It began as an outlet for creative expression while she pursued higher education, and it was the first hint that baking could one day become her livelihood. Up until then, it had never been on her radar, says Lomas, a Baton Rouge native who went on to win the third season of The Great American Baking Show, the stateside spinoff of the phenomenally popular British series.
But her historic win—Lomas is the first Black winner of the entire franchise—never aired: ABC abruptly canceled the show in December of 2017 (after broadcasting just two episodes), when major misconduct allegations surfaced against one of the judges, robbing Lomas of her hard-earned triumph and the inevitable success that would have followed.
Now, nearly four years later, she is proof-positive of living by her mantra: “When life gives you lemons, make lemon curd.” As a result of this adaptability, Lomas just debuted her first cookbook, Life Is What You Bake It, last month. Design brand West Elm launched a collaboration with her over the summer as part of its tastemaker series. She frequently contributes to The New York Times, appears on television shows like Today and Live with Kelly & Ryan, answers baking questions on Food Network and, through it all, continues to run her baking blog of more than a decade, Foodie in New York.
Her love of baking and all things food runs deep—especially growing up in the South. Baton Rouge has such a rich and distinct culinary culture, notes Lomas, who was raised amidst generations of talented family bakers, home cooks and prolific farmers. “That’s the thing about food and cultures where food is prevalent—in Louisiana, we love crawfish, but is it really about just the crawfish? No, it’s about sharing it with people in the community.”
Especially influential in guiding her baking interests were her grandmothers Leona, who lived in Indianapolis, and Willie Mae, in Prairieville. Life lessons were imparted through baking (frosting three-layer cakes, using milk to make eggs fluffier) and by sharing their lived experiences, which Lomas pays tribute to in her cookbook.
“This book is an homage to my grandmothers, my mother, to so many other Black women who didn’t get to tell their story,” says Lomas. “I feel privileged and honored to share a little bit about who they were, how they lived and what they instilled in me—which I carry with me every day. They gave me much more than recipes.”
Charming vignettes from her own life are also woven throughout Life Is What You Bake It: Forming a long-distance bread club to try new recipes with her mother after attending a bread-making class together in Paris. Discovering her love of French culture (and pastry) as a teenager during a trip to the French Caribbean island of Guadeloupe. Taking weekend drives to pick blueberries at a farm in East Feliciana Parish.
Lomas moved to California for college and then stayed on for law school. By her third year, the Great Recession had hit, so rather than endlessly job hunting, Lomas went into baker mode, launching her blog and baking new recipes daily. After passing the bar, she decided to spend a year in France, visiting museums, spending weekends in Bordeaux and exploring pastry shops.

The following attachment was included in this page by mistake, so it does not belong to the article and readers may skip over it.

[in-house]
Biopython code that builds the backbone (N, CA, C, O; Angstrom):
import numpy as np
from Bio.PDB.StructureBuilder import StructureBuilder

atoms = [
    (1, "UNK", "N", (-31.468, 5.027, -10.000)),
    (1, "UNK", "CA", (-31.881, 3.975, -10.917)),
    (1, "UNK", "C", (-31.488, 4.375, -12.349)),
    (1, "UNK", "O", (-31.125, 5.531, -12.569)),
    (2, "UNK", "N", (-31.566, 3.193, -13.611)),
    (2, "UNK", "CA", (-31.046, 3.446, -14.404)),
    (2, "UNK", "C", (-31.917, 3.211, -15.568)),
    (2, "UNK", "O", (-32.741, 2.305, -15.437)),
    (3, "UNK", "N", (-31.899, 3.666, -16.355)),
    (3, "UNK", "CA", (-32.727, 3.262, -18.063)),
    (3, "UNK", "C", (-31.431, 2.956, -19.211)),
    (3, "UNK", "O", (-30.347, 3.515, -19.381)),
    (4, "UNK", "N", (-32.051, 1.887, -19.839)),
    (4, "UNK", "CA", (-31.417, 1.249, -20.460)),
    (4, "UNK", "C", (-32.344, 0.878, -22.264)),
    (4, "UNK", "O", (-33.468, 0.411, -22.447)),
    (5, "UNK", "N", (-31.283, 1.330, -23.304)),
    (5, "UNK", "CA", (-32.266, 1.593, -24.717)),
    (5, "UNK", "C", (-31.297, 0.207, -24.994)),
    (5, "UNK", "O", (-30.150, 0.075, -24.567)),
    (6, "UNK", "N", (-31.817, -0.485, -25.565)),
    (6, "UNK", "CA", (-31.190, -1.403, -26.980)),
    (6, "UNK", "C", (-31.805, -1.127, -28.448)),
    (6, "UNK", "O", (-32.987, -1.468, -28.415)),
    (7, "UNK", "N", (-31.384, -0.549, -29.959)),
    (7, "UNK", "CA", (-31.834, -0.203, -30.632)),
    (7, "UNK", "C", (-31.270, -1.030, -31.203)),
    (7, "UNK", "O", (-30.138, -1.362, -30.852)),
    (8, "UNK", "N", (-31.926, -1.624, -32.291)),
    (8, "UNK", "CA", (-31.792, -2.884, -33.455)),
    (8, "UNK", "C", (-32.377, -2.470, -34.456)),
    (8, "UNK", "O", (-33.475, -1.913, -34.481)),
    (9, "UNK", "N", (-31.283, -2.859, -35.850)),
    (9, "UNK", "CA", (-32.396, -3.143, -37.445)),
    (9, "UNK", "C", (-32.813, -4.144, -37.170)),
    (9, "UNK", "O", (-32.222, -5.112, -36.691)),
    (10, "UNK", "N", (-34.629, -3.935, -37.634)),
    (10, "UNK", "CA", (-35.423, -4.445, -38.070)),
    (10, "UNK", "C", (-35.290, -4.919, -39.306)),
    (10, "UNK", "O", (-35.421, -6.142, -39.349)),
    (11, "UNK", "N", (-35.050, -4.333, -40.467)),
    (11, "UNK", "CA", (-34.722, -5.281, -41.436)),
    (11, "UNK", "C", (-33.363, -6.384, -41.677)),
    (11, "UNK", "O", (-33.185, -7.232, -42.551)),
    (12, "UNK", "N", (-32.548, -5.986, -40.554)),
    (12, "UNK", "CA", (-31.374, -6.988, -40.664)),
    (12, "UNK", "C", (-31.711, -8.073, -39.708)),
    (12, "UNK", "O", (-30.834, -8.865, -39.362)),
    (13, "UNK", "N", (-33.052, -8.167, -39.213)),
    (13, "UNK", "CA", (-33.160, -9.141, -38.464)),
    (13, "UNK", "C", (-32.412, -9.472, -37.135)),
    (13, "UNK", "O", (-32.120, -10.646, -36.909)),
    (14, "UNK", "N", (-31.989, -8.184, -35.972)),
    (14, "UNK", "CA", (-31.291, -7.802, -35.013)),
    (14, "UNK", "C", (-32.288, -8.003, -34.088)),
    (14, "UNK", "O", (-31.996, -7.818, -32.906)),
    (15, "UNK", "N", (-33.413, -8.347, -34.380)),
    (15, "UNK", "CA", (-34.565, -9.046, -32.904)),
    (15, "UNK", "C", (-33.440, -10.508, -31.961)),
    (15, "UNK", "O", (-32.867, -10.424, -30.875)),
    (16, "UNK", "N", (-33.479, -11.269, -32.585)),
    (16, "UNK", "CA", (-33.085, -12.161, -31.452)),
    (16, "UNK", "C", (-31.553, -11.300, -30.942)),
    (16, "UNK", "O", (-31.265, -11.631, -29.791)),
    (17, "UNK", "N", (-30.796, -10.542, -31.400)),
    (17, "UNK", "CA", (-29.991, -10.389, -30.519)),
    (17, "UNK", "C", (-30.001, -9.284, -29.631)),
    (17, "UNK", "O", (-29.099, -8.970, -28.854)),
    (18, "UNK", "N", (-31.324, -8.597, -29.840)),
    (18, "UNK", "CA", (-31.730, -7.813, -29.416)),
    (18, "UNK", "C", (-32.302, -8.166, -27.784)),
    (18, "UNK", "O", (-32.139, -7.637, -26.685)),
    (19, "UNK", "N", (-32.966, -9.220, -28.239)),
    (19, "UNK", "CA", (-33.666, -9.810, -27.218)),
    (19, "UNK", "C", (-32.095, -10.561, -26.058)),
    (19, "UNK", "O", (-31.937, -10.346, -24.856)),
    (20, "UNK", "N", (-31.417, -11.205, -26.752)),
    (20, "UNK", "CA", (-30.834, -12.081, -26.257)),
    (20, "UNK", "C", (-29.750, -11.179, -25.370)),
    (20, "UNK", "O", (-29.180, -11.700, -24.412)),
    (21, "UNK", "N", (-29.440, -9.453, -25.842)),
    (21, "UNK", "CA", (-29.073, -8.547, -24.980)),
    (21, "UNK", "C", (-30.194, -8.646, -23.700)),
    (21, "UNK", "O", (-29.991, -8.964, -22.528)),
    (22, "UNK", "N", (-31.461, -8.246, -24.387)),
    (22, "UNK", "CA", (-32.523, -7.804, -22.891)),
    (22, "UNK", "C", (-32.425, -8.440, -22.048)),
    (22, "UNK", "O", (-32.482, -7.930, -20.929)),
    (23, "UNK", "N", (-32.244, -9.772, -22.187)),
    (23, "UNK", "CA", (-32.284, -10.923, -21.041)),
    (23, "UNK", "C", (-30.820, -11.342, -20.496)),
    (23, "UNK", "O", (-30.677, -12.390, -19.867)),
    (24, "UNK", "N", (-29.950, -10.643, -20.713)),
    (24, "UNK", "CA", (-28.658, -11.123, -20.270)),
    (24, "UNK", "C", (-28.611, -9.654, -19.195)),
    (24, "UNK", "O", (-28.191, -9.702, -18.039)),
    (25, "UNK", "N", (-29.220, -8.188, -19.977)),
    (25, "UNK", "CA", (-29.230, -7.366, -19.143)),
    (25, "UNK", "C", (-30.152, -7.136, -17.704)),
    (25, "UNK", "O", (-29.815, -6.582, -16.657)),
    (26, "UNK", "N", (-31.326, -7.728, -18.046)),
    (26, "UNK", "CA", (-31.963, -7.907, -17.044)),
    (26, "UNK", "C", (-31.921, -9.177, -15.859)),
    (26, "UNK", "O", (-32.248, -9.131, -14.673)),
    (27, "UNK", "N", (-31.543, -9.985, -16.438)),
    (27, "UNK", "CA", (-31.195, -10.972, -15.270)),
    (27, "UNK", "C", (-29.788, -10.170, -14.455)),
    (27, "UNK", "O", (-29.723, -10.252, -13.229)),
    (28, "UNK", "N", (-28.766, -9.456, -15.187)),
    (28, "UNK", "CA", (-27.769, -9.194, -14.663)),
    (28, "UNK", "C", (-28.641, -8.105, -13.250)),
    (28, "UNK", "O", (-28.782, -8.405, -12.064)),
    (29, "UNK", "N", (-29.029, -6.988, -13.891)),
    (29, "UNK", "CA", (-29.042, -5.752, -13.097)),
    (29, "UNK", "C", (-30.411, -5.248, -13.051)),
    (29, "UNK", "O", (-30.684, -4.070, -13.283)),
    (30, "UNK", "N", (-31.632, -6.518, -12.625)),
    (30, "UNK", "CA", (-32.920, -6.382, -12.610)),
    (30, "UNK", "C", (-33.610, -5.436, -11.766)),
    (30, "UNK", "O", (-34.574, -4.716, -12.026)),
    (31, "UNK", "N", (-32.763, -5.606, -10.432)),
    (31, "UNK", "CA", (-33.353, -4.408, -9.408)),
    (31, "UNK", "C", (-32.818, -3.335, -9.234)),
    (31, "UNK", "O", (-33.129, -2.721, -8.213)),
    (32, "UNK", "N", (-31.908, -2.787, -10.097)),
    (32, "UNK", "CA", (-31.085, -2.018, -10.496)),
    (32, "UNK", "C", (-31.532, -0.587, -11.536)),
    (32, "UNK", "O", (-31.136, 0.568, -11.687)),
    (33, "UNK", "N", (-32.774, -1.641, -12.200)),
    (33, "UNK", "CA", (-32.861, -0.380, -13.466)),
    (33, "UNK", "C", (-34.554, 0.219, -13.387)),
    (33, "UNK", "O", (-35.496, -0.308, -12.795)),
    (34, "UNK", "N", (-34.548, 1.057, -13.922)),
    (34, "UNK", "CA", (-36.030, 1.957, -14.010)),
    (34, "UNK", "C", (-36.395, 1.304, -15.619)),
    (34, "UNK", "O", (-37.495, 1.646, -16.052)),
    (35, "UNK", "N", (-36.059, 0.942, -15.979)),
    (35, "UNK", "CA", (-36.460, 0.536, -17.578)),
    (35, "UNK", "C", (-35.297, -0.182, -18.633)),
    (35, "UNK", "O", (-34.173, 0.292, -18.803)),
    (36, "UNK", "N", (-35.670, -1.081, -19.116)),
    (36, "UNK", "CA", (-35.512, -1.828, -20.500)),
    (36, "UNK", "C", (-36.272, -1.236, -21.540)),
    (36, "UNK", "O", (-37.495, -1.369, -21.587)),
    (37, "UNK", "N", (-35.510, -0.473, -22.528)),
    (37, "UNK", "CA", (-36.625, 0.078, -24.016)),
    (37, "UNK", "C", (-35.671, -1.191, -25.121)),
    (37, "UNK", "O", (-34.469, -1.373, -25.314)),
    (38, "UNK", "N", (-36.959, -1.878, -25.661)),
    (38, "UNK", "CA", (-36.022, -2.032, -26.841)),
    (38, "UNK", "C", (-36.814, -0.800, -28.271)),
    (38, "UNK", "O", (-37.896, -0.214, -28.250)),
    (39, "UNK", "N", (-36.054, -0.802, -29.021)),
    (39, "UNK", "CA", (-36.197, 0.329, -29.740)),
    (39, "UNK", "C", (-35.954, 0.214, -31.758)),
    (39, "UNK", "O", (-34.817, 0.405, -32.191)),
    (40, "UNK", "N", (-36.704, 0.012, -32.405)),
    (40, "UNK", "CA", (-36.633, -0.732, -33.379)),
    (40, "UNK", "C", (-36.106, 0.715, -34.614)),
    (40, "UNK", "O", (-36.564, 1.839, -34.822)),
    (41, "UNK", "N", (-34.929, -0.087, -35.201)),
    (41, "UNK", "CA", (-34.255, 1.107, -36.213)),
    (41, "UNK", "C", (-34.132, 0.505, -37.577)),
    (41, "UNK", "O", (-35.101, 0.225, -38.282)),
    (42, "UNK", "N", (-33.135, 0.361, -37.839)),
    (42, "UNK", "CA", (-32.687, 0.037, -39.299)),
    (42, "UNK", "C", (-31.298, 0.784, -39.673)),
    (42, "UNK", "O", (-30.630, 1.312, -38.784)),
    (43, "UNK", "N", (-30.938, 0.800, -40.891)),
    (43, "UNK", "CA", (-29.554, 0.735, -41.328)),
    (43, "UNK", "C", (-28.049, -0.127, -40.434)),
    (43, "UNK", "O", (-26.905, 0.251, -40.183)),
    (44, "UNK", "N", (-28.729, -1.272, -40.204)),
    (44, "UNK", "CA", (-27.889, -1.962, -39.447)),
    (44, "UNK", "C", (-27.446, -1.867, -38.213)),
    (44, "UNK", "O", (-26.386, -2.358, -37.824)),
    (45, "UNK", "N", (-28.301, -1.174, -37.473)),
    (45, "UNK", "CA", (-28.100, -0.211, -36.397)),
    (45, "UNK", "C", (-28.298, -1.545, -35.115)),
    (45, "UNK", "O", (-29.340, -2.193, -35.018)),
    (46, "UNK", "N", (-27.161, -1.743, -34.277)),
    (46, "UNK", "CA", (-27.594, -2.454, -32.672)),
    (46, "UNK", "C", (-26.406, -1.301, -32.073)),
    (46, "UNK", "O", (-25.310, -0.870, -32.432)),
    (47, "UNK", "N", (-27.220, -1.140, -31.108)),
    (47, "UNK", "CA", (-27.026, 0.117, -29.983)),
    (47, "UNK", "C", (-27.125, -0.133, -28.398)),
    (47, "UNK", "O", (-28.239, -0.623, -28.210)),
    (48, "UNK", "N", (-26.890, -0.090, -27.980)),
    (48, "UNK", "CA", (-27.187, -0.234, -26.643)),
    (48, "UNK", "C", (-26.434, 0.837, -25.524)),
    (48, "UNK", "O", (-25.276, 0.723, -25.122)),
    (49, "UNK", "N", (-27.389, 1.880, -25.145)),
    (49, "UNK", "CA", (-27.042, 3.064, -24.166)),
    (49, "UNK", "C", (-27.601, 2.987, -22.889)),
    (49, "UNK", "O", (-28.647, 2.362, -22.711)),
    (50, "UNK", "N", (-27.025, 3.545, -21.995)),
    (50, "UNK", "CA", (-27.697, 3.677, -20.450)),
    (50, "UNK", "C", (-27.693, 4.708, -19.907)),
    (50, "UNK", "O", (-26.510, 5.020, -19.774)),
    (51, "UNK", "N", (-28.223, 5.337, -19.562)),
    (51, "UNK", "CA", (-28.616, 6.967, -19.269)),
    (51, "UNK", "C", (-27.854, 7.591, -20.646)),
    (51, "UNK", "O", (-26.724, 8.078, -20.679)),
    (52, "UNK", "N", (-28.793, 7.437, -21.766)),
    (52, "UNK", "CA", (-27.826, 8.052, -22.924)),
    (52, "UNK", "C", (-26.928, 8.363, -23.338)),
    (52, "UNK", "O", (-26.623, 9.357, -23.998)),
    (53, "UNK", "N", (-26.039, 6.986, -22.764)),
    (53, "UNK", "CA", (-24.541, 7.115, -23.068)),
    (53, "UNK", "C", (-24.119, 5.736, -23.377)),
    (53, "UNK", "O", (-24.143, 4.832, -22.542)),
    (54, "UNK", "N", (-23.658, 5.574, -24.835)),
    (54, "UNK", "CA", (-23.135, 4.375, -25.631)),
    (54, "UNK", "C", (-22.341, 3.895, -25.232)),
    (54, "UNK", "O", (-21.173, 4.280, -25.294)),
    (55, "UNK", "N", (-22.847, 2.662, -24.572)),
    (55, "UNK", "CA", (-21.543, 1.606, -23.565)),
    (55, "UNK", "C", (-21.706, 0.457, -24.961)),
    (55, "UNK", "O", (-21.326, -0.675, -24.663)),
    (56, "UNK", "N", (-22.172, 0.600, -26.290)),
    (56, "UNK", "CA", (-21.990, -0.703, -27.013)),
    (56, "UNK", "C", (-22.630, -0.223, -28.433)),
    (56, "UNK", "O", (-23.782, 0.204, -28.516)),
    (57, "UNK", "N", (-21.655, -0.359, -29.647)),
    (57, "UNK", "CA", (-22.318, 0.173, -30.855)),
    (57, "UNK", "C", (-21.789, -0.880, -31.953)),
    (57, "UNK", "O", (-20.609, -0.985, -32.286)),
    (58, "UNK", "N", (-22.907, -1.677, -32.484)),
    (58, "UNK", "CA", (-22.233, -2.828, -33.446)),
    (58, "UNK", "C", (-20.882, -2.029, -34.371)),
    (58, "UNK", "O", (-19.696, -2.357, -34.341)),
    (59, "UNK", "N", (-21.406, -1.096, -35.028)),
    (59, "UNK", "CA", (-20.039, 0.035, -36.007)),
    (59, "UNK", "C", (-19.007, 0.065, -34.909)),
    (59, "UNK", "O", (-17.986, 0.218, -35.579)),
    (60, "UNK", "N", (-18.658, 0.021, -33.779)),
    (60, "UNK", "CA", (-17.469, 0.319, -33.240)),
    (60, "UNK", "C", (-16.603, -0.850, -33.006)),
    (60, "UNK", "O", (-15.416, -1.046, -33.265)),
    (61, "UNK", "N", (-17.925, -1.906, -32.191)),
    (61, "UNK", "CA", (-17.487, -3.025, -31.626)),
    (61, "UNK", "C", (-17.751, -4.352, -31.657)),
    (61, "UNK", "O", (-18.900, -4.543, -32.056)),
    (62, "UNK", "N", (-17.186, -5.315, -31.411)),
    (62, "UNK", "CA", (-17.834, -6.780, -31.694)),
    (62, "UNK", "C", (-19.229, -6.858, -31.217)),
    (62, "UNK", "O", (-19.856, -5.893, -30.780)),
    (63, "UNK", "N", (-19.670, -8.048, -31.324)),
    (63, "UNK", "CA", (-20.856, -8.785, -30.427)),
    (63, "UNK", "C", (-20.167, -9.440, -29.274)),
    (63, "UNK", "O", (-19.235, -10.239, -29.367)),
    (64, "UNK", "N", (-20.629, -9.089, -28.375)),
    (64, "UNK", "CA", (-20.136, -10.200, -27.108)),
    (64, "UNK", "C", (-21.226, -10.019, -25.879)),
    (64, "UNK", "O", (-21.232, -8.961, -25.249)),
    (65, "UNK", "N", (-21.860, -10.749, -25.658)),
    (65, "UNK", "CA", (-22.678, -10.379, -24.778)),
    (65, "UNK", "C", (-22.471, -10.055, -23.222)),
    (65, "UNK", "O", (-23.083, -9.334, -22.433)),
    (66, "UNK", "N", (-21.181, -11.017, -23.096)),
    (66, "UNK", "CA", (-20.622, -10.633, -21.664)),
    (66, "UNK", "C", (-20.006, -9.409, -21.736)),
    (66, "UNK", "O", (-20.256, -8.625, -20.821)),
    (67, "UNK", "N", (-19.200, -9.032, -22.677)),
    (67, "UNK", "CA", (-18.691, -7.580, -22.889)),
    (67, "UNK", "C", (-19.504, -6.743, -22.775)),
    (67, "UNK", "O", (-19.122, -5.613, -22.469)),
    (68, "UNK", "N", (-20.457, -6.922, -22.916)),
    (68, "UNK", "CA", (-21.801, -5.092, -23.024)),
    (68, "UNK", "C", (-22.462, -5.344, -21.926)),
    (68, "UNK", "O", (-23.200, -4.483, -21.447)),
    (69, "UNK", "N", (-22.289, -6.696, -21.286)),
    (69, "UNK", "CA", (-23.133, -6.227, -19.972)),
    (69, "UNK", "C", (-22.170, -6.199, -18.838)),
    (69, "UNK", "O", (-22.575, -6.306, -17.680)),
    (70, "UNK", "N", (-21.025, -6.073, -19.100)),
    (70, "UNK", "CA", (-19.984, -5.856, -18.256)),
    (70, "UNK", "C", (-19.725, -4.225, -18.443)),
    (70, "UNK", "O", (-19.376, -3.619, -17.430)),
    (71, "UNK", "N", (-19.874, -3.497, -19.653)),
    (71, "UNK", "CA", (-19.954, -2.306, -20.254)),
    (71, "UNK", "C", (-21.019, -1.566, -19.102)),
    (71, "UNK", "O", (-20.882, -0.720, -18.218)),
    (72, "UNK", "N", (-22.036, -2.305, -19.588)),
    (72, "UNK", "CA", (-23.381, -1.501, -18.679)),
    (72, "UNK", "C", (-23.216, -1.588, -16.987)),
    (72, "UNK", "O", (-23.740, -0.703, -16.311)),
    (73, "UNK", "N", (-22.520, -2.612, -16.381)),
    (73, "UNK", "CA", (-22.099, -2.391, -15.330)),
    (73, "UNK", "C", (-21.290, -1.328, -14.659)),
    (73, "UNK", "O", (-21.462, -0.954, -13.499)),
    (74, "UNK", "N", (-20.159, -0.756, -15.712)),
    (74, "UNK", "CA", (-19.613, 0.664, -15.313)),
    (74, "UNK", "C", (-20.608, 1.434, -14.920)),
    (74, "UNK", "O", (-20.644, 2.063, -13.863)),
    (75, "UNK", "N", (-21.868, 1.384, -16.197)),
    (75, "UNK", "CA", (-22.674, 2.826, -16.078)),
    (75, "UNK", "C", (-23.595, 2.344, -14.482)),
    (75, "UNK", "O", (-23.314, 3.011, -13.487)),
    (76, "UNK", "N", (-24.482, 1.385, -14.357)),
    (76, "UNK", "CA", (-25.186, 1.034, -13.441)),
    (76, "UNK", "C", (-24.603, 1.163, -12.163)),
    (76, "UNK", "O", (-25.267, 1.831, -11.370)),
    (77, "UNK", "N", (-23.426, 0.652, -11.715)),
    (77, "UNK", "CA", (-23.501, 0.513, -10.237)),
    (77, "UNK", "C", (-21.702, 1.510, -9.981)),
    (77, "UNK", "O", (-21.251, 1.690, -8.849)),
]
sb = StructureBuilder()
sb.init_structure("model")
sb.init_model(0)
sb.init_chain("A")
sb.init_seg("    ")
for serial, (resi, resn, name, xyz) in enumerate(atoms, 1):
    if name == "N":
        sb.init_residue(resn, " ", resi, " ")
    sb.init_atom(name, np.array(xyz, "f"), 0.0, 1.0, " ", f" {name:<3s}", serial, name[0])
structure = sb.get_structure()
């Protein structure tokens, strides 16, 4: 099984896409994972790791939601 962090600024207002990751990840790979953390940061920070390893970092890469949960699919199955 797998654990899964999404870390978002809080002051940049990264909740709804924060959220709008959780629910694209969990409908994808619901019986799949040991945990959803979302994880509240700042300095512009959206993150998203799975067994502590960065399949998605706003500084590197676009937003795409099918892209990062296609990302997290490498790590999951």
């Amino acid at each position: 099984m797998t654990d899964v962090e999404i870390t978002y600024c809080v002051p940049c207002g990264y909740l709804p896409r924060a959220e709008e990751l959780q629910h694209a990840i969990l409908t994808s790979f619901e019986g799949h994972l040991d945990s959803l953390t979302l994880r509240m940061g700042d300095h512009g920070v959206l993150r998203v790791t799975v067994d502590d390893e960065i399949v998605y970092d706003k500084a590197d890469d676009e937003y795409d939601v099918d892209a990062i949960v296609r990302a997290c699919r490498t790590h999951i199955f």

In 2011, Lomas landed in New York City, where she still lives today, eventually finding a job as an attorney. She practiced law full time for eight years, satisfying her passion for baking on the weekends and even running her own macaron business for a time.
In the summer of 2017, a casting agent for The Great American Baking Show reached out after coming across Lomas’ Instagram account. A whirlwind audition trip to Los Angeles (with baked goods in tow) led to Lomas being cast. Filming the show, over four hectic weeks in London, was equal parts exhilarating and exhausting.
“Getting that praise and feedback as a home baker,” recalls Lomas, “and to have Paul Hollywood tell me that my doughnuts were some of the best he’s ever had—it was one of those experiences where the highs were really high.”
Even though her impressive win was later reduced to a 90-second video reveal on Facebook, the press took notice—subsequently landing her coverage by major outlets from CNN to Food & Wine, an invitation to present at the James Beard Awards and, ultimately, her first book deal. The next few months will be filled with holiday appearances to showcase recipes from Life Is What You Bake It, virtual events, more blogging—and, deservedly, reclaiming the successes she had been destined for all along.
[caption id="attachment_103250" align="aligncenter" width="682"] Reprinted from Life is What You Bake It. Copyright © 2021 by Vallery Lomas. Published by Clarkson Potter, an imprint of Random House. Photo by Linda Xiao[/caption]
The Krewe of Zulu was always my favorite Mardi Gras Day parade. The Zulu Social Aid & Pleasure Club, the largest predominantly Black Carnival organization, commissioned a signature king cake from my neighborhood bakery in Baton Rouge, Ambrosia Bakery. Ambrosia’s Zulu King Cake is filled with cream cheese, chocolate, and coconut. This babka is inspired by that king cake, and this delectable blend of ingredients is irresistible!